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For nearly 20 years, Luiz Alberto Bortolini cleared trees and planted soybeans as fast as he could, one of many pioneers who turned this barren outpost into prosperous farmland.
Now, he and hundreds of other successful farmers are replanting trees as part of an ambitious initiative to reduce deforestation. Their goal — to set aside one-third of their farms for native vegetation — is revolutionary in a region long resistant to environmental controls.
“It had to happen, as soon as possible,” said Bortolini, 50, who now has a 6,200-acre farm. “This is in the farmers’ interests because the farmer is the one most dependent on the environment.”
The initiative, driven by the market and by new pressure from regulators, comes as the government considers proposals to dramatically reduce the rainforest destruction that has made Brazil a leading producer of greenhouse gases. Earlier this month, Brazil said it would cut emissions by up to 38.9 percent from projected 2020 levels, a pledge designed to encourage other countries to take major steps at next month’s global warming summit in Copenhagen.
“I think what they are moving towards is essentially a no-deforestation position by 2030,” said David Cleary, who oversees conservation strategies in Latin America for the Nature Conservancy, an international conservation organization. “It’s way, way beyond any commitment that Brazil has made in deforestation before.”
Already, deforestation has fallen by half in Brazil since 2006, as the threat of sanctions against ranchers and better enforcement of environmental regulations curbed the fires and chain saws used to raze trees across the world’s biggest rainforest.
Still, a swath of forest the size of Connecticut was destroyed last year. Environmentalists also worry about road-paving projects in the Amazon and about the construction of hydroelectric dams in the wilds. Meanwhile, a group of lawmakers is lobbying to loosen the country’s forest code, an environmental-protection law that requires farmers in the Amazon to set aside 80 percent of their land for native species.
“This is a good illustration of the stark contradictions at play within Brazil’s business-friendly and conservation-minded policy circles,” said Christian Poirier, Brazil program coordinator for Amazon Watch. Nascent projects such as the town of Lucas’s initiative, he said, are “threatened by forces that seek to dilute the code and by extension dilute Brazil’s commitments to reduce emissions going into Copenhagen.”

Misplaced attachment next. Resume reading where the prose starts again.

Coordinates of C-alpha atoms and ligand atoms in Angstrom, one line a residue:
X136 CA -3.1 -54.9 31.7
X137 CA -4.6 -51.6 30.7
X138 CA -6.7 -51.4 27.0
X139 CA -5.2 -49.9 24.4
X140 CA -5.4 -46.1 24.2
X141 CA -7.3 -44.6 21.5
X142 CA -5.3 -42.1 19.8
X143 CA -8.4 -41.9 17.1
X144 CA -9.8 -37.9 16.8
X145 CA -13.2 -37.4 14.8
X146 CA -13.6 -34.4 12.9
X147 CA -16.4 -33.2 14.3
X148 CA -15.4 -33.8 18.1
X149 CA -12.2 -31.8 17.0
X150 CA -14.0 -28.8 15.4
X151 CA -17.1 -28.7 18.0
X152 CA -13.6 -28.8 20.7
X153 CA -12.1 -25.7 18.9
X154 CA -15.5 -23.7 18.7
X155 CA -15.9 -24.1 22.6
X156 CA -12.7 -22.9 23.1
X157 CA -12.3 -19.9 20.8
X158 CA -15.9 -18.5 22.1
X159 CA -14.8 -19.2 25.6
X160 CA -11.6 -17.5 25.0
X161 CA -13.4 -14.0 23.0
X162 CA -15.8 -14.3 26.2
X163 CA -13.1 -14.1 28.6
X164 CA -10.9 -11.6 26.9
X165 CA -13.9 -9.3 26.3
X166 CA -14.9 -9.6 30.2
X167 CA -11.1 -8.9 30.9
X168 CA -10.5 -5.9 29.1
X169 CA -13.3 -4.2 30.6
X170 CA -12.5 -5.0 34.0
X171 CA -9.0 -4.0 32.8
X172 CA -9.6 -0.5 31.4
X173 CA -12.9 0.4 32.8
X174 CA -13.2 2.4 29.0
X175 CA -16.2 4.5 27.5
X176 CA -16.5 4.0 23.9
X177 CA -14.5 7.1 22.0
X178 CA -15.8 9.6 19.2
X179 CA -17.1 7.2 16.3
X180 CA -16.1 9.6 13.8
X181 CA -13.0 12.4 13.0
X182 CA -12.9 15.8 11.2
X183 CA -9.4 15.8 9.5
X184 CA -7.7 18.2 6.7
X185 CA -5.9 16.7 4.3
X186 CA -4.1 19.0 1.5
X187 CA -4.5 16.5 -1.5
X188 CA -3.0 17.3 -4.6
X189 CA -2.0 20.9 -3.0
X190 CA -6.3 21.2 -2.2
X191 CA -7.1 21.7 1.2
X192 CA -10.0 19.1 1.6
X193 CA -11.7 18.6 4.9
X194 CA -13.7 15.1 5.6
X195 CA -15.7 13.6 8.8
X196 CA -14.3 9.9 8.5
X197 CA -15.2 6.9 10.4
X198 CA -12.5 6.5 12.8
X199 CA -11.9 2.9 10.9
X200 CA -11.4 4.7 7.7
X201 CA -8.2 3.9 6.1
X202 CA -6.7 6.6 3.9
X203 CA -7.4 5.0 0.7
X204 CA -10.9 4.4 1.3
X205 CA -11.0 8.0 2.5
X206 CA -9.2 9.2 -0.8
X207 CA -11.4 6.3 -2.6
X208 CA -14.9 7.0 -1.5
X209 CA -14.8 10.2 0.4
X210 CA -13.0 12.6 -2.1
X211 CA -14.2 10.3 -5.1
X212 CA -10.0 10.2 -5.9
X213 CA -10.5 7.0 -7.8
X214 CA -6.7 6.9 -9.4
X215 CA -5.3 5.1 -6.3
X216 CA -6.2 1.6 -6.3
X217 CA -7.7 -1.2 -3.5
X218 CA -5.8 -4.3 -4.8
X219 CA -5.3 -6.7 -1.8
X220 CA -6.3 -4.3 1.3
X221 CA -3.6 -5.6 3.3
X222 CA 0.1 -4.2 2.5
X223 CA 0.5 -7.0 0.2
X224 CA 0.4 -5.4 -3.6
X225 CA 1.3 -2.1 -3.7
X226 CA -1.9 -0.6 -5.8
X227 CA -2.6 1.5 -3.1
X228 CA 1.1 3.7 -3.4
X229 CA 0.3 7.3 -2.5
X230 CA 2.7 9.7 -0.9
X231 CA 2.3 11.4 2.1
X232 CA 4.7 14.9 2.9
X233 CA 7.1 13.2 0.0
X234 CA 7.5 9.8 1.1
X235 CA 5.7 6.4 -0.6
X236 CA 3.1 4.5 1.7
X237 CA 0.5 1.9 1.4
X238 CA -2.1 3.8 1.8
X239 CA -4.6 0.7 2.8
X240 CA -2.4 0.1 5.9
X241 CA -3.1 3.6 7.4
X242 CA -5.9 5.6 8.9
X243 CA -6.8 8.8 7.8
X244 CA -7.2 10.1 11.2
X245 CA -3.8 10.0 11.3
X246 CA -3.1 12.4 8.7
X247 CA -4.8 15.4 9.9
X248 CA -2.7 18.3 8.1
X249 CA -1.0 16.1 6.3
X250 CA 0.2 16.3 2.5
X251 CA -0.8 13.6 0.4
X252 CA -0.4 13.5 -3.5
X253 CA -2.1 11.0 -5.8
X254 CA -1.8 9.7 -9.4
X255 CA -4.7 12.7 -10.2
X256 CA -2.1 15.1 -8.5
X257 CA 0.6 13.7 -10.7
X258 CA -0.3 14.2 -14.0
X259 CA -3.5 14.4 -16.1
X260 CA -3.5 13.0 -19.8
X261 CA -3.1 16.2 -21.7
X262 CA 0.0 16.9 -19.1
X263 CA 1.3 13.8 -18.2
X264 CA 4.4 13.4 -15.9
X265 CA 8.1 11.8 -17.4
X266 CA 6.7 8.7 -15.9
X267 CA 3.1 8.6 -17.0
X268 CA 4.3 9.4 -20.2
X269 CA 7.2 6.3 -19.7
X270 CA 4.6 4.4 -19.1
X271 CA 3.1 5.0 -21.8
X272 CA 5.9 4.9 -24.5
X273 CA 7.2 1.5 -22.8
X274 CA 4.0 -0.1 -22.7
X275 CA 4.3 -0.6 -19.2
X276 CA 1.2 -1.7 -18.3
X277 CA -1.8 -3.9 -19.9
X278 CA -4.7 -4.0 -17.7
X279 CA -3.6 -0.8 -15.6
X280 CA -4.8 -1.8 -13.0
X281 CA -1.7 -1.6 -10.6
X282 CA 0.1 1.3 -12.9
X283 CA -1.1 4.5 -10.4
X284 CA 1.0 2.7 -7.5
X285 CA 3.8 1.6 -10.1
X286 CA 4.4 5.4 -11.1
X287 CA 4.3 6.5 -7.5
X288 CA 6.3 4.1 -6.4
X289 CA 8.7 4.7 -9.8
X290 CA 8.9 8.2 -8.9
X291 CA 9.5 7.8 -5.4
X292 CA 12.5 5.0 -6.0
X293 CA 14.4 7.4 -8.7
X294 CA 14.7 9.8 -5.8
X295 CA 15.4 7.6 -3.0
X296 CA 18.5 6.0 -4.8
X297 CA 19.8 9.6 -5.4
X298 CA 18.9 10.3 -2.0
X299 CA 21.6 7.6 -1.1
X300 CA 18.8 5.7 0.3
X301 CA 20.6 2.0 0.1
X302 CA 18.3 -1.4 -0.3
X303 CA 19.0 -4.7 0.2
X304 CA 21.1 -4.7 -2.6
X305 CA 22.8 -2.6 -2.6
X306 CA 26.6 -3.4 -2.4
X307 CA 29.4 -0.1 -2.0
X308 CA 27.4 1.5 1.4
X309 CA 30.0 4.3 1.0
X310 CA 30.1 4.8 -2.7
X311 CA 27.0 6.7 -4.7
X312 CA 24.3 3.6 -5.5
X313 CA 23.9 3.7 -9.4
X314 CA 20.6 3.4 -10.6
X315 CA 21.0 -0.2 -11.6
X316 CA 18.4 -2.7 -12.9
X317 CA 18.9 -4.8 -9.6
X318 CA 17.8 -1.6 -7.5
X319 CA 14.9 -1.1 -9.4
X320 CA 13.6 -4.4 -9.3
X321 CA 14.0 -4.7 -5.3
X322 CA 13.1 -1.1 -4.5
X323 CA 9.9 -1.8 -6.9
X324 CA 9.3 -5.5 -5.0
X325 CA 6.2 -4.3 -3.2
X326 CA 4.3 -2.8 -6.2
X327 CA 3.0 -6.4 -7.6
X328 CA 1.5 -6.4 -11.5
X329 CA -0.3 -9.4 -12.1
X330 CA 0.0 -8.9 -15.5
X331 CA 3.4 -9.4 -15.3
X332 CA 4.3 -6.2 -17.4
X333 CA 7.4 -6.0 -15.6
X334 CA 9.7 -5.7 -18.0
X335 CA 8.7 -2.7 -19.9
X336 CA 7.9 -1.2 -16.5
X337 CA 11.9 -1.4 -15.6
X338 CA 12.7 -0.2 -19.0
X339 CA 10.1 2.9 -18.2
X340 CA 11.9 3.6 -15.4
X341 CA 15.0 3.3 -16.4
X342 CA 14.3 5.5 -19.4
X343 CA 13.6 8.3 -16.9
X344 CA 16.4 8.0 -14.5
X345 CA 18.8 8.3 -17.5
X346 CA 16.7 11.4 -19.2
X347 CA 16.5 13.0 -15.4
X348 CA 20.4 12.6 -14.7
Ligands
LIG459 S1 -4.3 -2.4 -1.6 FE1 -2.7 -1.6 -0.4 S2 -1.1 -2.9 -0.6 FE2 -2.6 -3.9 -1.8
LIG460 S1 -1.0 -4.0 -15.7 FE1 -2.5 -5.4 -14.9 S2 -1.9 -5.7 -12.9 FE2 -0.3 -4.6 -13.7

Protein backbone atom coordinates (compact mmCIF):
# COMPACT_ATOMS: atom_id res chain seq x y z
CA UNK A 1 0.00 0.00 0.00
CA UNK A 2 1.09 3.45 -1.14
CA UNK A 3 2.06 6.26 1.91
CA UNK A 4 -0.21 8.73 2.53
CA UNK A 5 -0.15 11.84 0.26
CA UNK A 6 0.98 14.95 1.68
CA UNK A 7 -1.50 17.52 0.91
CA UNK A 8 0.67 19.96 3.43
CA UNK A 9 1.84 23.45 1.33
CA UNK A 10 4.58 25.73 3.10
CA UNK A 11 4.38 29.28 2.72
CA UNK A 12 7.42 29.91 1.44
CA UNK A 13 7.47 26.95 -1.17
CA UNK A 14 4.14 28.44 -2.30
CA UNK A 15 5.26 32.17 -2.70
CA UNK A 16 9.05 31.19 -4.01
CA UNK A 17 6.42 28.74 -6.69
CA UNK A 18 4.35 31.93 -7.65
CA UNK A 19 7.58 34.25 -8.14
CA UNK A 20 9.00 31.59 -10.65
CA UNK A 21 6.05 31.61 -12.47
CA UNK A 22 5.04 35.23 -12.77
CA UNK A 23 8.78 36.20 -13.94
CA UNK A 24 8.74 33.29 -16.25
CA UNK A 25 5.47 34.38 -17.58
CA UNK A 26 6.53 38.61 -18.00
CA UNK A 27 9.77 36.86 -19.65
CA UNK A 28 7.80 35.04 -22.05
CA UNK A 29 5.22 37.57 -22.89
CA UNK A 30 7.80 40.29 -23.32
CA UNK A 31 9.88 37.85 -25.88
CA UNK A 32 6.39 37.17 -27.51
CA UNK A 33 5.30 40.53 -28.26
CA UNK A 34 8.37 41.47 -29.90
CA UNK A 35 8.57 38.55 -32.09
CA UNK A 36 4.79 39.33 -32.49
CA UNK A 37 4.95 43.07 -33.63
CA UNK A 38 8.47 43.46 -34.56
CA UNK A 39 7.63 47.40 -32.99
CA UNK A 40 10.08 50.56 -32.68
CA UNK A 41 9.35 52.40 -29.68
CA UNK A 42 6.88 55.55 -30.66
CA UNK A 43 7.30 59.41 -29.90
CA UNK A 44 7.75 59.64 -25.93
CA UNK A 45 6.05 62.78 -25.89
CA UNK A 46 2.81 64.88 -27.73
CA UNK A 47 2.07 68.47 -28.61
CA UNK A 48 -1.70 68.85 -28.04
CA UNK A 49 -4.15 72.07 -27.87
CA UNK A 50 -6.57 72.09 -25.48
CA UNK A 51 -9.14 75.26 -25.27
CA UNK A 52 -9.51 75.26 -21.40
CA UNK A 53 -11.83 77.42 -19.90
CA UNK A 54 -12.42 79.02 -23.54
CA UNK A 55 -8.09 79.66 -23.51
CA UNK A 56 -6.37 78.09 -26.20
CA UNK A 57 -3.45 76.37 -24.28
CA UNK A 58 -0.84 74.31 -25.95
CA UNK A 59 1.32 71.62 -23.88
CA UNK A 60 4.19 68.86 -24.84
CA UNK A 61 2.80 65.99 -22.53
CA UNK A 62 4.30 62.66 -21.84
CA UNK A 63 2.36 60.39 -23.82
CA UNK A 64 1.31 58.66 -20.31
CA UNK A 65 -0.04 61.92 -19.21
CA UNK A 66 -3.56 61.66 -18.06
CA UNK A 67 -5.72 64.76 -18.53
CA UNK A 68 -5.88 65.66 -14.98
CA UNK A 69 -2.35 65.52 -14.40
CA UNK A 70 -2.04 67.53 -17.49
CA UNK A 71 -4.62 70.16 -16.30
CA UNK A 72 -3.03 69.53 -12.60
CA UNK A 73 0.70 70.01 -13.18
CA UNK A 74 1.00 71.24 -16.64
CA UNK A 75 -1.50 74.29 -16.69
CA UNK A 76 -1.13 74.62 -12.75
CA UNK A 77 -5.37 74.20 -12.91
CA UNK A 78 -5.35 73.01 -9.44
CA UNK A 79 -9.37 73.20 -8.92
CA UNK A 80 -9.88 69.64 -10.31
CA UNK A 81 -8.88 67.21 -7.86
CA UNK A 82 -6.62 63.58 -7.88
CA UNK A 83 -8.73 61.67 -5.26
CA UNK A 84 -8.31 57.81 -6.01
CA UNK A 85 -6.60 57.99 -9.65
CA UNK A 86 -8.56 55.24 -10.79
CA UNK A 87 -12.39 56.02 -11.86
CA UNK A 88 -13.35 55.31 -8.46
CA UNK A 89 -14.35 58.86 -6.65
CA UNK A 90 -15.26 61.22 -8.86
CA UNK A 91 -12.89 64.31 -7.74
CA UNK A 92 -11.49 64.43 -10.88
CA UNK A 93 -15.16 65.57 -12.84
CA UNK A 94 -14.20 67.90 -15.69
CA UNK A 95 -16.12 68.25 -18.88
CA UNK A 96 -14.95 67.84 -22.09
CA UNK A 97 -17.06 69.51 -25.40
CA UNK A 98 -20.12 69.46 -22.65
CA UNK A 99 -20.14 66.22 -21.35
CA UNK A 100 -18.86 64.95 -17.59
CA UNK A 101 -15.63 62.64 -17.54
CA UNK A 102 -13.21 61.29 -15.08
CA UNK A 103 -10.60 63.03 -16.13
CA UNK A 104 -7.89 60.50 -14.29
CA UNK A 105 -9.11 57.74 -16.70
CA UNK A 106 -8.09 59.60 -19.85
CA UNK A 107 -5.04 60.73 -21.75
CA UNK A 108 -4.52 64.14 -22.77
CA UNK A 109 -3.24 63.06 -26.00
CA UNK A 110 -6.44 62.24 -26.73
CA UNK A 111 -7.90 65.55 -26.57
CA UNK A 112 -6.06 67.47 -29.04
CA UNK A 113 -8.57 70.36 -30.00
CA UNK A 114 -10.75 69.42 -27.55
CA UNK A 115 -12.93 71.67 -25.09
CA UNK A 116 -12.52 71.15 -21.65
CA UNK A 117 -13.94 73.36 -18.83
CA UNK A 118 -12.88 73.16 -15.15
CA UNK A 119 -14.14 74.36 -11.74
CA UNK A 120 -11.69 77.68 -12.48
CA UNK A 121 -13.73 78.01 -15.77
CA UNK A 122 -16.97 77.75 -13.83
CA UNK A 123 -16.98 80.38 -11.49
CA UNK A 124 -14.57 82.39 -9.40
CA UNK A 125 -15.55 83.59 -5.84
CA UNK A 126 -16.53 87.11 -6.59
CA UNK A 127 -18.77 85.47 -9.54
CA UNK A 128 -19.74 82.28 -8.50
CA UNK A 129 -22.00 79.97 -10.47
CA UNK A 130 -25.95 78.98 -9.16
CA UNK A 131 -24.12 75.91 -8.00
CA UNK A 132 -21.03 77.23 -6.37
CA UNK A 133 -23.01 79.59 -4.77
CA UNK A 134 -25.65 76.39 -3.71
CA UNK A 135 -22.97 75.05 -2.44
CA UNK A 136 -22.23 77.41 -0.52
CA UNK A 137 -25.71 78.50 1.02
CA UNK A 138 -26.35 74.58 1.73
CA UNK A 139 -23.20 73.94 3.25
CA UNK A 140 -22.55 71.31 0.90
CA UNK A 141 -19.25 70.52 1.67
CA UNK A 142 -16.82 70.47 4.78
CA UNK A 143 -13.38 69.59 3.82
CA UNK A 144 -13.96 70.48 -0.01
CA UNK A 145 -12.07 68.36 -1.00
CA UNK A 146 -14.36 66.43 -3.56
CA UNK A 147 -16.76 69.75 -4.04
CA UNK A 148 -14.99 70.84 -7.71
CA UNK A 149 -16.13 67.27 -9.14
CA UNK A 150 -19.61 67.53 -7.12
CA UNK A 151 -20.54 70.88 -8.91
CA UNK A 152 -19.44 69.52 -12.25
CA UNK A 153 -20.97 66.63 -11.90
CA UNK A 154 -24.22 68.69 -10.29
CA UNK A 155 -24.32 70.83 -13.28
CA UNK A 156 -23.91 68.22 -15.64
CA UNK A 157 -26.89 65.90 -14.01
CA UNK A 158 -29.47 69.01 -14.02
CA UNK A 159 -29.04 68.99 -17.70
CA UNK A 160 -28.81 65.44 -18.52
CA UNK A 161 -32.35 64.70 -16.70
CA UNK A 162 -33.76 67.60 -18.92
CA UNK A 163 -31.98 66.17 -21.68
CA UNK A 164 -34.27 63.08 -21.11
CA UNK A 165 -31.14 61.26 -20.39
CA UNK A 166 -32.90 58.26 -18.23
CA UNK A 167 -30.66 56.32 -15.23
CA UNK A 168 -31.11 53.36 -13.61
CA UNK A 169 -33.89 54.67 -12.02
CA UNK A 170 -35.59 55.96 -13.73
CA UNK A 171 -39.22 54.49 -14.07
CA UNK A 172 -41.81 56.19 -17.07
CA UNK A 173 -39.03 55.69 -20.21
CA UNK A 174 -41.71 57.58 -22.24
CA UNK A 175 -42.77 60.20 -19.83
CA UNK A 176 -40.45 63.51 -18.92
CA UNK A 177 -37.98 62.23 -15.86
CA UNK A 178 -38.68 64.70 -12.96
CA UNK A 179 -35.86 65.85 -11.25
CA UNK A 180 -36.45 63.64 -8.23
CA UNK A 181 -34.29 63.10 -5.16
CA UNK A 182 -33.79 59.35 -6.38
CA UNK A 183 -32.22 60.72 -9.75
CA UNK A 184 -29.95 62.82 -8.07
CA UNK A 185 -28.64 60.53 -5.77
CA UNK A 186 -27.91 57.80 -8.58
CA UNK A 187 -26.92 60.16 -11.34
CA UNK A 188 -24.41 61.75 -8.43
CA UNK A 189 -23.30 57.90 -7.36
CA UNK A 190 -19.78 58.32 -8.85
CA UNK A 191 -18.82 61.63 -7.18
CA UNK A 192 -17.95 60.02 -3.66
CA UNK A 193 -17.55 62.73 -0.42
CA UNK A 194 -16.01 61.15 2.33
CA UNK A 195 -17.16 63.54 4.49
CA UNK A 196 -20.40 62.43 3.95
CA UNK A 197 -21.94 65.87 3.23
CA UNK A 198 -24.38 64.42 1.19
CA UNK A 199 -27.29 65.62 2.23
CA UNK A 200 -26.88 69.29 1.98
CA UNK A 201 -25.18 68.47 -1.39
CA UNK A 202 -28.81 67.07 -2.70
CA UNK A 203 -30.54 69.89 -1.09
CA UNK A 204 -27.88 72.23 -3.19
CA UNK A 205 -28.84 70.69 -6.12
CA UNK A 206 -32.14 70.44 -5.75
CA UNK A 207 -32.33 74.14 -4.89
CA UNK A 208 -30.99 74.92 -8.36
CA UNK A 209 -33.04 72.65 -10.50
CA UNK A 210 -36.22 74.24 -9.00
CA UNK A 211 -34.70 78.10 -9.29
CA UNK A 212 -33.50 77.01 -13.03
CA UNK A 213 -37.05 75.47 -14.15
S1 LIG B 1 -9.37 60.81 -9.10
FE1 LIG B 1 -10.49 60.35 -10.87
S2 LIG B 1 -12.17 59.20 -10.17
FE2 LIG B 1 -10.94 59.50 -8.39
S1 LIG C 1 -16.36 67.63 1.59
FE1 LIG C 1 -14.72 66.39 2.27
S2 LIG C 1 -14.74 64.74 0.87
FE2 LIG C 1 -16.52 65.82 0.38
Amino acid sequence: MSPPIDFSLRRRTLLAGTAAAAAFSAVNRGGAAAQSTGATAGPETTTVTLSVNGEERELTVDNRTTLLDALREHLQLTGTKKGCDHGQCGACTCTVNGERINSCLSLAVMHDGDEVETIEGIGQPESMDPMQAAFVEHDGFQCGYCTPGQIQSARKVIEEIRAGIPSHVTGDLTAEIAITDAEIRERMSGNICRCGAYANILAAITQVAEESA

But there are communities in Brazil where farmers and ranchers are working with environmentalists to implement projects balancing development with environmental conservation.
They are driven by a new reality: buyers of agricultural products, from soybeans to meat, increasingly require producers to certify environmentally friendly practices. Lucas farmers, who sell to multinational giants such as Cargill and Bunge, were quick to understand.
“Farmers there, like farmers anywhere, are quite conservative — they are not environmental angels,” said Cleary of the Nature Conservancy. “But they move when they feel it’s in their interest to move.”
Among the first to take heed in Lucas was Marino Franz, who like many farmers here migrated north from Brazil’s more populous south.
He arrived in 1980 and scraped by as a field hand. Today, he has a 25,000-acre spread and owns a plant that refines soybeans into ethanol. He is also the mayor.
“I noticed the concerns European consumers had regarding the environment,” Franz said. “They were worried about soy imported from Brazil.”
Lucas officials reacted by joining with the Nature Conservancy to develop a proposal to bring farmers in line with forest code regulations, which were rarely observed here and elsewhere in Brazil.
In this region, once a mosaic of savannahs and forests, farmers have to set aside about 35 percent of their land for native vegetation. As an alternative, they can pay to protect unspoiled woodlands far from their state as compensation for past deforestation, an option several farmers said they prefer because of the challenges and costs of replanting trees.
Luciane Bertinatto Copetti, the town’s agriculture and environmental secretary, said authorities first mapped the region’s 670 farms using satellite imagery and then met with each property owner. Those farmers, she said, have collectively agreed to participate in the replanting effort, which began a few months ago.
That farmers would even consider such a proposal — which offers no financial assistance — until recently would have seemed preposterous in a state of hardy individualists.
Barely a generation ago, settlers came here to Mato Grosso, which literally means “thick brush,” encouraged by the government, which offered low-interest loans and cheap land. Many struggled, living in tents and toiling in oven-hot fields, far from railway lines and paved roads.
“When we arrived here, there were no laws so there were no instructions from government institutions,” said Bortolini, the farmer. “Each one did whatever he thought he could do.”
Today, Mato Grosso is an agricultural powerhouse, and Lucas is one of its most prosperous towns.
The population in town hovers above 50,000, twice what it was in 2000, and 485 businesses opened this year. In a way, Lucas could be mistaken for any American farm town — big, wide streets, mom-and-pop stores, new public schools and dealerships selling John Deere tractors.
Among the first farmers to start replanting was Darci Eichelt, 45, who took up here in 1986.
On a recent morning, he drove his pickup truck along a dirt road through green fields of soybeans. He stopped and walked to a clump of trees. A year ago, they were about three feet tall, he said. Now, some have reached 10 feet.
“Can you imagine all this in 10 years?” he said. “It’s going to be beautiful.”
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